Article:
For much of the twentieth century, federal, state, and local governments actively promoted segregated housing.  There were several methods for this, including public housing programs that forbade mixing of races, federal housing loan programs that excluded blacks, and promotion of suburban development that excluded blacks.  These and other programs included official, explicit policies that intentionally discriminated based on race. They were augmented by state and local zoning and planning that isolated black neighborhoods and put industries and waste disposal operations near them. 

Angelini’s documentary and Rothstein’s book both explain how such policies led to much lower levels of homeownership for black Americans.  This has had a ripple effect, as whites were able to accumulate wealth as home equity at much higher rates than blacks. Over the decades, this has increased wealth inequality.  There was also a ripple effect on education levels and resulting job qualifications, as segregated neighborhoods were tied to segregated schools.

State discrimination based on race was made illegal by the 14th Amendment to the US Constitution in 1868, and civil rights legislation in the 1960s explicitly outlawed private housing discrimination.  But the American apartheid system developed in the first half of the 20th century is still pervasive. Our suburbs are mostly white, and racially mixed neighborhoods are unusual. This has come to seem so natural that we seldom even notice it, and it has hardly ever been a matter of public debate in recent decades.  

I’ve always assumed that racial segregation was more the product of ignorance rather than evil, though Angelini’s and Rothstein’s work may suggest a more disturbing explanation.  Politicians can build coalitions by exploiting fear. If white people are taught to view black people as threatening, they come to believe they need special systems for protection:  racist police, more prisons, and separate neighborhoods. They come to oppose funding for social safety net programs, since they include benefits for black people. They come to support defunding public education, to discourage participation by privileged light-skinned people and possible mixing with dark-skinned ones.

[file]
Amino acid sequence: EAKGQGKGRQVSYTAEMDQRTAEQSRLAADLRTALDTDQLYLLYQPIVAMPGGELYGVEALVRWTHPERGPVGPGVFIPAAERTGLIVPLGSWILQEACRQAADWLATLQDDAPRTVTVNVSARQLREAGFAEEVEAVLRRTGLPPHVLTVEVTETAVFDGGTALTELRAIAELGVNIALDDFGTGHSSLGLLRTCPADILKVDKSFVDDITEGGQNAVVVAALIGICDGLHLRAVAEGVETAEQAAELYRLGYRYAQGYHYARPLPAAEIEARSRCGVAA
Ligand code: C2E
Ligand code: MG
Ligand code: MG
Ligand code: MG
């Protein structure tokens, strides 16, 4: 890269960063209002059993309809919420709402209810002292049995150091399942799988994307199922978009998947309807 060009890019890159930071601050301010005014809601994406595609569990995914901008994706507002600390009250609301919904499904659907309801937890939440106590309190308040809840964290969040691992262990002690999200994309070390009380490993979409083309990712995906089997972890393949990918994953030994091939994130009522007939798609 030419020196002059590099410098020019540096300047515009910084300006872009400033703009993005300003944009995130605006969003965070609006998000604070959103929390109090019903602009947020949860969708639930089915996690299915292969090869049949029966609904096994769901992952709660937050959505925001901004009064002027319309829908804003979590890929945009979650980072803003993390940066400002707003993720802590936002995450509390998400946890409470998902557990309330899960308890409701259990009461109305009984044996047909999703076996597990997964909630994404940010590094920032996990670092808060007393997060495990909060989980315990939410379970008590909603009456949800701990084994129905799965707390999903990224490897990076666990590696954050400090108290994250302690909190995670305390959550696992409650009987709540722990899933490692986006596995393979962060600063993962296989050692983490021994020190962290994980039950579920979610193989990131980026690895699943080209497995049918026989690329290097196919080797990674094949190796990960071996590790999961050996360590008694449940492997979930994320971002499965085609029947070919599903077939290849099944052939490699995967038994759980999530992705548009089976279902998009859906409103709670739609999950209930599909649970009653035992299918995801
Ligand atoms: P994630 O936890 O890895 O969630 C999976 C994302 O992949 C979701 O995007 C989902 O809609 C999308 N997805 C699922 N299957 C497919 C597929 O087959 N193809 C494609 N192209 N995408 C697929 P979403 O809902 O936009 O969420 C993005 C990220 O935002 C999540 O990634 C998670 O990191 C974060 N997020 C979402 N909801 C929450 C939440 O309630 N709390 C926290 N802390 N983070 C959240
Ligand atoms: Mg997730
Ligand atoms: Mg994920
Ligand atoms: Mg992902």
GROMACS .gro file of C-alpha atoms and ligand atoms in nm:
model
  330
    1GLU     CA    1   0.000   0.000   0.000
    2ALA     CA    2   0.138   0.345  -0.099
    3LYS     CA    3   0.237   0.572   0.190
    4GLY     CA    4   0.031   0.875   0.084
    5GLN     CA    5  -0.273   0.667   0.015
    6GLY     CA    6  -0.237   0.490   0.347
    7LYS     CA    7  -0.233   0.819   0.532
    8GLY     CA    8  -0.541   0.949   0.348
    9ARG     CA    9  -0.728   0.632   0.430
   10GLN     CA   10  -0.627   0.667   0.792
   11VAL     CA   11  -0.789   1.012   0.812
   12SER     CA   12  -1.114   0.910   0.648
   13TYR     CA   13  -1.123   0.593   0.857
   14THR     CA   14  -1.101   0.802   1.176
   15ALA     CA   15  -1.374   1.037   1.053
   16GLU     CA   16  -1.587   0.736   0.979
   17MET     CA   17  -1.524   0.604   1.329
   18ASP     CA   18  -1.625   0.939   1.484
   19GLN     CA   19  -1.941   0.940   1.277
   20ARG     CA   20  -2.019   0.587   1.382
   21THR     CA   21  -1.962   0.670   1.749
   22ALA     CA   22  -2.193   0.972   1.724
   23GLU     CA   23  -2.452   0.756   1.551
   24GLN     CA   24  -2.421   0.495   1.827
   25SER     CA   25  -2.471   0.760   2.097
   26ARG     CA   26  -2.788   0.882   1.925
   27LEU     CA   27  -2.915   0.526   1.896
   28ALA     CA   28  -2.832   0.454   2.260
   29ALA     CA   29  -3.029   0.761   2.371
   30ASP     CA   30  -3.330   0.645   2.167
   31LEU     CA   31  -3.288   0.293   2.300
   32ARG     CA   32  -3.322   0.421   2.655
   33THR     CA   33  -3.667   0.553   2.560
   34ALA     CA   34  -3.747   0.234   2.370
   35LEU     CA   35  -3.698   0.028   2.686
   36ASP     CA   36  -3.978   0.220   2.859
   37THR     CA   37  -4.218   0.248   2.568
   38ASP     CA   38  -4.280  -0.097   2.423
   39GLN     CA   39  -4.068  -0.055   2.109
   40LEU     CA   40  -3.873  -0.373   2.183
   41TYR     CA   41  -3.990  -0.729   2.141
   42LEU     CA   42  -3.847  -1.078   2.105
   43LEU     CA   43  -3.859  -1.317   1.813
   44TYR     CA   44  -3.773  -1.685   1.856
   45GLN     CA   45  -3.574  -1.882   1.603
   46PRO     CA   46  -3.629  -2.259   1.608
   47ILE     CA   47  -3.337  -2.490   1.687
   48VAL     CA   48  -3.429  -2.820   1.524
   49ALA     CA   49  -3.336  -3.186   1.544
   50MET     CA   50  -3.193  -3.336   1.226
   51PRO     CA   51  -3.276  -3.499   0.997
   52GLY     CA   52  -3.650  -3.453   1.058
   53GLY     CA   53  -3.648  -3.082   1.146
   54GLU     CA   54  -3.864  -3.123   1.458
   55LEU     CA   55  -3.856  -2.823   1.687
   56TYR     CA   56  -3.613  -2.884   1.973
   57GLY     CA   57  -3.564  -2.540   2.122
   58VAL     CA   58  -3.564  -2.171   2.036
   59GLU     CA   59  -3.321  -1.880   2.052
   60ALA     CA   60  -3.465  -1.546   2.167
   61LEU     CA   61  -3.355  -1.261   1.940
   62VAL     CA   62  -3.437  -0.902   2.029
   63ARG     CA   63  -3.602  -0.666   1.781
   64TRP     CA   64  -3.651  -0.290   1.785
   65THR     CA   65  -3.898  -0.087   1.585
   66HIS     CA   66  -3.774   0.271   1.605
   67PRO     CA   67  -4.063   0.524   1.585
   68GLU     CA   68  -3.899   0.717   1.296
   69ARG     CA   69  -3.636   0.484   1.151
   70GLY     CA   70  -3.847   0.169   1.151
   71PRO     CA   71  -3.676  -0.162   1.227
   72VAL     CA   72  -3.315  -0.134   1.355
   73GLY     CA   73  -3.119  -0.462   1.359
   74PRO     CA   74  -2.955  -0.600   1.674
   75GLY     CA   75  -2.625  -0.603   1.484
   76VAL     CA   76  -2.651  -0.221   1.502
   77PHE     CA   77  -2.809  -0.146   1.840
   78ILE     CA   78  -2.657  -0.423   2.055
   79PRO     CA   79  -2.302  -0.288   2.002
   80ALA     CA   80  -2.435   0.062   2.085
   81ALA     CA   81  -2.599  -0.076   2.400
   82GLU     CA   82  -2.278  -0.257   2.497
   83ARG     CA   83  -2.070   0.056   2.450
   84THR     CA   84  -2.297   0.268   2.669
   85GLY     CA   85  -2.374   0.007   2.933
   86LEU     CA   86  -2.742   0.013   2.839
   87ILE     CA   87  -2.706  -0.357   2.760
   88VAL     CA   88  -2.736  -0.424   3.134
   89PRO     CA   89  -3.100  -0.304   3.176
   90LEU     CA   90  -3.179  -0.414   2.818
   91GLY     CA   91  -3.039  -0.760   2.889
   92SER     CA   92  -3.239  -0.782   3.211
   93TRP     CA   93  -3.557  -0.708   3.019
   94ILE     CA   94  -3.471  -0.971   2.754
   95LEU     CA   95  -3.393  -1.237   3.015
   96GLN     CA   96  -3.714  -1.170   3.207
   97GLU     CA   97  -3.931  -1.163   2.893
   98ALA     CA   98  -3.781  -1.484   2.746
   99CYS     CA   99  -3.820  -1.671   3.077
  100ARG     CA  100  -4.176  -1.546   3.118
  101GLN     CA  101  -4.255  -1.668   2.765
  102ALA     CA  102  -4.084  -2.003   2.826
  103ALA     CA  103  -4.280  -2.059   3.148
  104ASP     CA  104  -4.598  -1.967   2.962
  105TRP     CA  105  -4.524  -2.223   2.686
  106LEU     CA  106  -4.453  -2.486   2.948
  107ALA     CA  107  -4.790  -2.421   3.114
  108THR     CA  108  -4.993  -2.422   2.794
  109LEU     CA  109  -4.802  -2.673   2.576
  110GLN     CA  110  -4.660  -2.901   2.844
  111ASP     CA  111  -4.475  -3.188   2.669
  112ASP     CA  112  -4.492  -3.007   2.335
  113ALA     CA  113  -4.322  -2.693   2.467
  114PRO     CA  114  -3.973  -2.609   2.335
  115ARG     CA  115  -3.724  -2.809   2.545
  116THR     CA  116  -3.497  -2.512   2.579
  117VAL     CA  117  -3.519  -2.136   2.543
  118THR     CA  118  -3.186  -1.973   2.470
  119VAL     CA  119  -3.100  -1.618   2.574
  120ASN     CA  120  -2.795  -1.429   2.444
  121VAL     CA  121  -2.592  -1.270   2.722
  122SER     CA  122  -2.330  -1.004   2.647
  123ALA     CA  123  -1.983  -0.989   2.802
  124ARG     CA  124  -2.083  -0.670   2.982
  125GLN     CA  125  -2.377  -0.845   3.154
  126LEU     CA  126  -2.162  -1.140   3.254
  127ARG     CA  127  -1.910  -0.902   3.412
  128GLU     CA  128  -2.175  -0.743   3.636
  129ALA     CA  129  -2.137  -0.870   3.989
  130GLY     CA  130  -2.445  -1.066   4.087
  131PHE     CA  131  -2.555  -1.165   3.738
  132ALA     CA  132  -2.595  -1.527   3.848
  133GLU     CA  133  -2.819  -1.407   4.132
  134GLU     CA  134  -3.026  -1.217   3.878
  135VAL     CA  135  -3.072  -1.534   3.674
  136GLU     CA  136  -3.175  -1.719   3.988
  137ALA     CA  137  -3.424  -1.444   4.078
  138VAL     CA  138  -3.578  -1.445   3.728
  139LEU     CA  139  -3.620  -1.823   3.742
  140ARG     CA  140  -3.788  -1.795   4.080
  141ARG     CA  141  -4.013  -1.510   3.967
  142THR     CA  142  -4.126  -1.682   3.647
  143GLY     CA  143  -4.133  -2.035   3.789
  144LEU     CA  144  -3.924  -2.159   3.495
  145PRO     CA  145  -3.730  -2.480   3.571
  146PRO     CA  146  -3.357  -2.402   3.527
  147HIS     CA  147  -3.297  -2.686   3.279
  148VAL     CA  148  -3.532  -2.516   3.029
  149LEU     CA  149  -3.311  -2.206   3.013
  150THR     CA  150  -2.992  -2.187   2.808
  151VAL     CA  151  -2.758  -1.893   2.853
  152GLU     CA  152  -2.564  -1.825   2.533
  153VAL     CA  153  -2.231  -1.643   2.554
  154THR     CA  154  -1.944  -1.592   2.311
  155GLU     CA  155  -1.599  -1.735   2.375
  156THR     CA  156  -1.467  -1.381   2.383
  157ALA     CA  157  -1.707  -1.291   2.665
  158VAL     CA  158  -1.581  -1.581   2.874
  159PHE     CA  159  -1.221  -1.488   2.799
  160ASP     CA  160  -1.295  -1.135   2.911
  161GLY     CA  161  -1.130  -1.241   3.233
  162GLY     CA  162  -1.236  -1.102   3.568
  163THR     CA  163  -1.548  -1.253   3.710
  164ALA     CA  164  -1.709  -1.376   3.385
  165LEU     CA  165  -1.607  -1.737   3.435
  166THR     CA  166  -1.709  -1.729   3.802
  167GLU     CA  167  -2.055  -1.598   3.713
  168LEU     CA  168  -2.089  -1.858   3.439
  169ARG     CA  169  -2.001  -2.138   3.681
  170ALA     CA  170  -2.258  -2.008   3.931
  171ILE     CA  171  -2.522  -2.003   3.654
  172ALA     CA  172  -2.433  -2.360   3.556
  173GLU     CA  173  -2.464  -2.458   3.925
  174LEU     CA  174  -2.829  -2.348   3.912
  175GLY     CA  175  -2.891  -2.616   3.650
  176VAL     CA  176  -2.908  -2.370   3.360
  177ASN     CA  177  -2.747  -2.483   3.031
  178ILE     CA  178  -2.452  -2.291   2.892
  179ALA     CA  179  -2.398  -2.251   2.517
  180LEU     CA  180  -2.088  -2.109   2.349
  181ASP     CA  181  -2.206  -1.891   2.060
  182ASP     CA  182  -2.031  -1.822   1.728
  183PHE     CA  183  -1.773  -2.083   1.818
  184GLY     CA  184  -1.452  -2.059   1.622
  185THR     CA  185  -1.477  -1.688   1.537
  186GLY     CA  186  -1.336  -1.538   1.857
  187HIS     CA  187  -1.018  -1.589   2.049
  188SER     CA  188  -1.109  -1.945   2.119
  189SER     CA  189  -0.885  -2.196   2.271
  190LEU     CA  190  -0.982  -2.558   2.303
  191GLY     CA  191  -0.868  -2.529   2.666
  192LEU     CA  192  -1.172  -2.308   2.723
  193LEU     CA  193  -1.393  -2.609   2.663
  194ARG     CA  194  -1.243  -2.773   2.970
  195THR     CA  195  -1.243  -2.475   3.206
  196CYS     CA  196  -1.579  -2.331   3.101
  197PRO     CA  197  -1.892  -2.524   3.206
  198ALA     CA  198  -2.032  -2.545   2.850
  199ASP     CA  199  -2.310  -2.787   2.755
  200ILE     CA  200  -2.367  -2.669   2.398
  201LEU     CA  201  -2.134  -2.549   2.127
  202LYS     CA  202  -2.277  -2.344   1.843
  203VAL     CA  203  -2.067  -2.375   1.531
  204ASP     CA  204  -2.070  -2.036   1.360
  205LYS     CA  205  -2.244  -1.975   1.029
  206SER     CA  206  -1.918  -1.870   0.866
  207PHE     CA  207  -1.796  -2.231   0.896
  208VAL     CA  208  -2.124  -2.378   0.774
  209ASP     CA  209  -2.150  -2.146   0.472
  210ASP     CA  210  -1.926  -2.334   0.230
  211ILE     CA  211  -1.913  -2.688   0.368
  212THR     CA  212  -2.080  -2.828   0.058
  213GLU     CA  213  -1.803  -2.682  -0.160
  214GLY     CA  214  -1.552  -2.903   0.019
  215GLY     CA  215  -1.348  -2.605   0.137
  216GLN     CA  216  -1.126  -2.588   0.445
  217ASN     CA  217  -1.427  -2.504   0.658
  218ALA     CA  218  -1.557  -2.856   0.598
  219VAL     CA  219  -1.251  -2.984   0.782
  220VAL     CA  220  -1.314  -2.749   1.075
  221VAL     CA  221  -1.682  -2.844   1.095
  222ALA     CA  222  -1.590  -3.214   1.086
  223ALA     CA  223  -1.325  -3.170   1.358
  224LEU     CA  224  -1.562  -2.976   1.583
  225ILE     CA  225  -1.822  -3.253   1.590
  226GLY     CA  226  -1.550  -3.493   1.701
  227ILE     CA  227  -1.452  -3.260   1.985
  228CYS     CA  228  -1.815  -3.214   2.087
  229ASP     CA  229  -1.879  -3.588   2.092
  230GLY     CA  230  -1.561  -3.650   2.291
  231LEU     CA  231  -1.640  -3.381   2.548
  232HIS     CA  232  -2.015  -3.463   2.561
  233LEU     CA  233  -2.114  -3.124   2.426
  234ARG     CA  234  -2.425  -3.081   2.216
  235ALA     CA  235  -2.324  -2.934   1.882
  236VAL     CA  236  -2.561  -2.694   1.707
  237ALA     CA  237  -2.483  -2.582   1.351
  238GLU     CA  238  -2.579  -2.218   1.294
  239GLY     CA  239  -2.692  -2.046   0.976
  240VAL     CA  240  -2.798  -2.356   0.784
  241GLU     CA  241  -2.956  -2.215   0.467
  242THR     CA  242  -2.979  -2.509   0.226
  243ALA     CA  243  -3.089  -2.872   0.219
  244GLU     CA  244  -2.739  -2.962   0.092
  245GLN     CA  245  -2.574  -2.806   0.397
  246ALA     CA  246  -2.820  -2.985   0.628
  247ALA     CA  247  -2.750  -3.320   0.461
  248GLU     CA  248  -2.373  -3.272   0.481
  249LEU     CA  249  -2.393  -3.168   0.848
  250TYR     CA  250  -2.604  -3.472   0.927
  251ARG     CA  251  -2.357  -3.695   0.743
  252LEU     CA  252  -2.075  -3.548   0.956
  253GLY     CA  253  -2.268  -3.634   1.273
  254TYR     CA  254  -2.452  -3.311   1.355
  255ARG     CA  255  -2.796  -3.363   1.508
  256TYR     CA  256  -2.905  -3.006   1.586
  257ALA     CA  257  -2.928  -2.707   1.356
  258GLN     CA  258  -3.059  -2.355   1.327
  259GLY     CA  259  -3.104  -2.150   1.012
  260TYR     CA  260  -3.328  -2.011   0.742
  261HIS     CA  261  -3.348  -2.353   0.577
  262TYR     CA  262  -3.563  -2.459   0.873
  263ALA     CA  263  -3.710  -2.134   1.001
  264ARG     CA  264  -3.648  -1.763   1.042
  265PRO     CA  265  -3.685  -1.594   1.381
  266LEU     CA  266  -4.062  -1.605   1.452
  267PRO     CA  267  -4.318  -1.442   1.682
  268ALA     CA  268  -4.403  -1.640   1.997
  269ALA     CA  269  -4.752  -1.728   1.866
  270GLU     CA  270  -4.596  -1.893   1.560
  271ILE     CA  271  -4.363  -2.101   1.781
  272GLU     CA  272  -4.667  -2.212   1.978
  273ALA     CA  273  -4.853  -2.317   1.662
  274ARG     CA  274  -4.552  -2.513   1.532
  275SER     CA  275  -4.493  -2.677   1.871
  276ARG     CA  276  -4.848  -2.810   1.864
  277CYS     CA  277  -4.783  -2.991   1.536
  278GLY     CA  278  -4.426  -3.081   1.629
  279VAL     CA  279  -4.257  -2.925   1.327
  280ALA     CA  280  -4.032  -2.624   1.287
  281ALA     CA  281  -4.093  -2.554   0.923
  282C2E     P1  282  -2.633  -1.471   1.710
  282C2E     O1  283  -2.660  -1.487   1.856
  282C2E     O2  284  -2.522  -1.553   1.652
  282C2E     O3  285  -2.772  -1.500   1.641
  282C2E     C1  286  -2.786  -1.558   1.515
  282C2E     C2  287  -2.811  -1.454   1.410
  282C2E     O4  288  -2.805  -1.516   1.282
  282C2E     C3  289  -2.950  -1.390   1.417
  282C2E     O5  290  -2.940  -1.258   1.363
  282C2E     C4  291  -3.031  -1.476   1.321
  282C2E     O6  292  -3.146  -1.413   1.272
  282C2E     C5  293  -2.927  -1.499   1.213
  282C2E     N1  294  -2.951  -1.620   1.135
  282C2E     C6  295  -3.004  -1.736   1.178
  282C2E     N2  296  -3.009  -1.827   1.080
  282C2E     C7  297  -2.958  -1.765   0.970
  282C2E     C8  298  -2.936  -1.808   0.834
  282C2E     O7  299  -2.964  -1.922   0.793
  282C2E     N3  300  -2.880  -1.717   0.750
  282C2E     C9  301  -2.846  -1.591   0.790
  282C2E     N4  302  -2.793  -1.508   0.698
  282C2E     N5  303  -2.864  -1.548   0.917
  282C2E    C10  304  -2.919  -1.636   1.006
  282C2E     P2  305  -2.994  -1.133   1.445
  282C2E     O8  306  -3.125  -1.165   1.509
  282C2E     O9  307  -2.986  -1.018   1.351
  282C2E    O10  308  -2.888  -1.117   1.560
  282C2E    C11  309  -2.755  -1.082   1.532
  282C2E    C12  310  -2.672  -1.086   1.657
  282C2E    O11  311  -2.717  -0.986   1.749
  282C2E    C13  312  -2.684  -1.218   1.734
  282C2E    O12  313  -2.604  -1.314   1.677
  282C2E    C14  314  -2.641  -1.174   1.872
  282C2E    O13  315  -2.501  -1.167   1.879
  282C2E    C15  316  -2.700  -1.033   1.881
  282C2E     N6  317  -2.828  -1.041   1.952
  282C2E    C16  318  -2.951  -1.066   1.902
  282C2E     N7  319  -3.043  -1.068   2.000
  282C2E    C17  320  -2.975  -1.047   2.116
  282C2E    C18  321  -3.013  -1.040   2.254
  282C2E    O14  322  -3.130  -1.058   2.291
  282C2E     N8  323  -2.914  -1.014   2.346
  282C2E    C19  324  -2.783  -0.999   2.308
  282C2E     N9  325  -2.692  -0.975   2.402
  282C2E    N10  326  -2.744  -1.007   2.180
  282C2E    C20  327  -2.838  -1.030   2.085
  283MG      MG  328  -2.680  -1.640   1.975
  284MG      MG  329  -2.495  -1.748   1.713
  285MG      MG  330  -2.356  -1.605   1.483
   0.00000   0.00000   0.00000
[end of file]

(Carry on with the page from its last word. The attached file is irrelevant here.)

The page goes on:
Once blacks and whites are well separated, the big lie that black people are fundamentally threatening to whites is easier to sustain, since white people have fewer close contacts with blacks that would disprove the lie.  That is, there’s a feedback loop that starts with racial fear and grows into a greater fear and more extreme policies. And so we come to our time, when police killings of unarmed black teenagers seems understandable and forgivable to some whites.

And the greater fear can be used by politicians.  Query whether this is part of the program of Trump and the alt right in characterizing inner cities as horrific war zones and people with darker skin color as menacing criminals who need to be walled off and locked up.  Could that be what the Trumpian base’s excitement for “building the wall” is really about? Whipping up a fear of black people and others so powerful that it overwhelms logic, decency, and even self-interest?  

Racial fears are very powerful, but the good news is that they can be countered.  Now that anti-black discrimination in housing and other areas is being exposed, we can understand it better.  We can see that racial fears are delusional and self-defeating. We can understand that bigotry is contrary to our highest values and aspirations.   And we can overcome it.  

The new engagement, wildflowers, and consciousness

 

At the Eno River, near the old pump house